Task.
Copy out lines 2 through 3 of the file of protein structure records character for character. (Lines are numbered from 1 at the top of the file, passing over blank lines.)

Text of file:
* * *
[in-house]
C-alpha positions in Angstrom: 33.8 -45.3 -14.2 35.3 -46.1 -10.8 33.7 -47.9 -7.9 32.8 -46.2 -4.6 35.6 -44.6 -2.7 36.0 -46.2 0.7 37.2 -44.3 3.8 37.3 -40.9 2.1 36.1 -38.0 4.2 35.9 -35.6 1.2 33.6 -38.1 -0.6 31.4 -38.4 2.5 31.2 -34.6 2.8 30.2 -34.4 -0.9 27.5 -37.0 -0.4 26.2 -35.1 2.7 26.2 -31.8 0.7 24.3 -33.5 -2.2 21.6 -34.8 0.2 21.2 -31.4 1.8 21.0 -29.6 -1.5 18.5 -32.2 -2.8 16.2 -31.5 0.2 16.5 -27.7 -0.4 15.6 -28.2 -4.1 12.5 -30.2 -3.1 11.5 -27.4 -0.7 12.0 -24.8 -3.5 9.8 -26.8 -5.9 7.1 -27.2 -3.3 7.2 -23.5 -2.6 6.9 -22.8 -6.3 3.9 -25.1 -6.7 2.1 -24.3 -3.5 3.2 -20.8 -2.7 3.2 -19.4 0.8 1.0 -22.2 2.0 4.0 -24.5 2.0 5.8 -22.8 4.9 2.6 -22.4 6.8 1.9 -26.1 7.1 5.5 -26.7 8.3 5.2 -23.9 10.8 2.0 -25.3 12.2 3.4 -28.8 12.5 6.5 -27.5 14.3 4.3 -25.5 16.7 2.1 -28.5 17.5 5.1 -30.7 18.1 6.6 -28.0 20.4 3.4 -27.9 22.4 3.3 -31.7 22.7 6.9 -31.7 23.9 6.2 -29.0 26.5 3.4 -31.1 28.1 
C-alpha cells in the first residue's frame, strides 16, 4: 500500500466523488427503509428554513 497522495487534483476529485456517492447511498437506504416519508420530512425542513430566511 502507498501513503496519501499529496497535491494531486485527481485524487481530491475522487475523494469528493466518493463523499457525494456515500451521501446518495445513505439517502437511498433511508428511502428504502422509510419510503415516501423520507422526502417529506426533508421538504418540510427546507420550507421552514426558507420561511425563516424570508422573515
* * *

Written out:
C-alpha positions in Angstrom: 33.8 -45.3 -14.2 35.3 -46.1 -10.8 33.7 -47.9 -7.9 32.8 -46.2 -4.6 35.6 -44.6 -2.7 36.0 -46.2 0.7 37.2 -44.3 3.8 37.3 -40.9 2.1 36.1 -38.0 4.2 35.9 -35.6 1.2 33.6 -38.1 -0.6 31.4 -38.4 2.5 31.2 -34.6 2.8 30.2 -34.4 -0.9 27.5 -37.0 -0.4 26.2 -35.1 2.7 26.2 -31.8 0.7 24.3 -33.5 -2.2 21.6 -34.8 0.2 21.2 -31.4 1.8 21.0 -29.6 -1.5 18.5 -32.2 -2.8 16.2 -31.5 0.2 16.5 -27.7 -0.4 15.6 -28.2 -4.1 12.5 -30.2 -3.1 11.5 -27.4 -0.7 12.0 -24.8 -3.5 9.8 -26.8 -5.9 7.1 -27.2 -3.3 7.2 -23.5 -2.6 6.9 -22.8 -6.3 3.9 -25.1 -6.7 2.1 -24.3 -3.5 3.2 -20.8 -2.7 3.2 -19.4 0.8 1.0 -22.2 2.0 4.0 -24.5 2.0 5.8 -22.8 4.9 2.6 -22.4 6.8 1.9 -26.1 7.1 5.5 -26.7 8.3 5.2 -23.9 10.8 2.0 -25.3 12.2 3.4 -28.8 12.5 6.5 -27.5 14.3 4.3 -25.5 16.7 2.1 -28.5 17.5 5.1 -30.7 18.1 6.6 -28.0 20.4 3.4 -27.9 22.4 3.3 -31.7 22.7 6.9 -31.7 23.9 6.2 -29.0 26.5 3.4 -31.1 28.1 
C-alpha cells in the first residue's frame, strides 16, 4: 500500500466523488427503509428554513 497522495487534483476529485456517492447511498437506504416519508420530512425542513430566511 502507498501513503496519501499529496497535491494531486485527481485524487481530491475522487475523494469528493466518493463523499457525494456515500451521501446518495445513505439517502437511498433511508428511502428504502422509510419510503415516501423520507422526502417529506426533508421538504418540510427546507420550507421552514426558507420561511425563516424570508422573515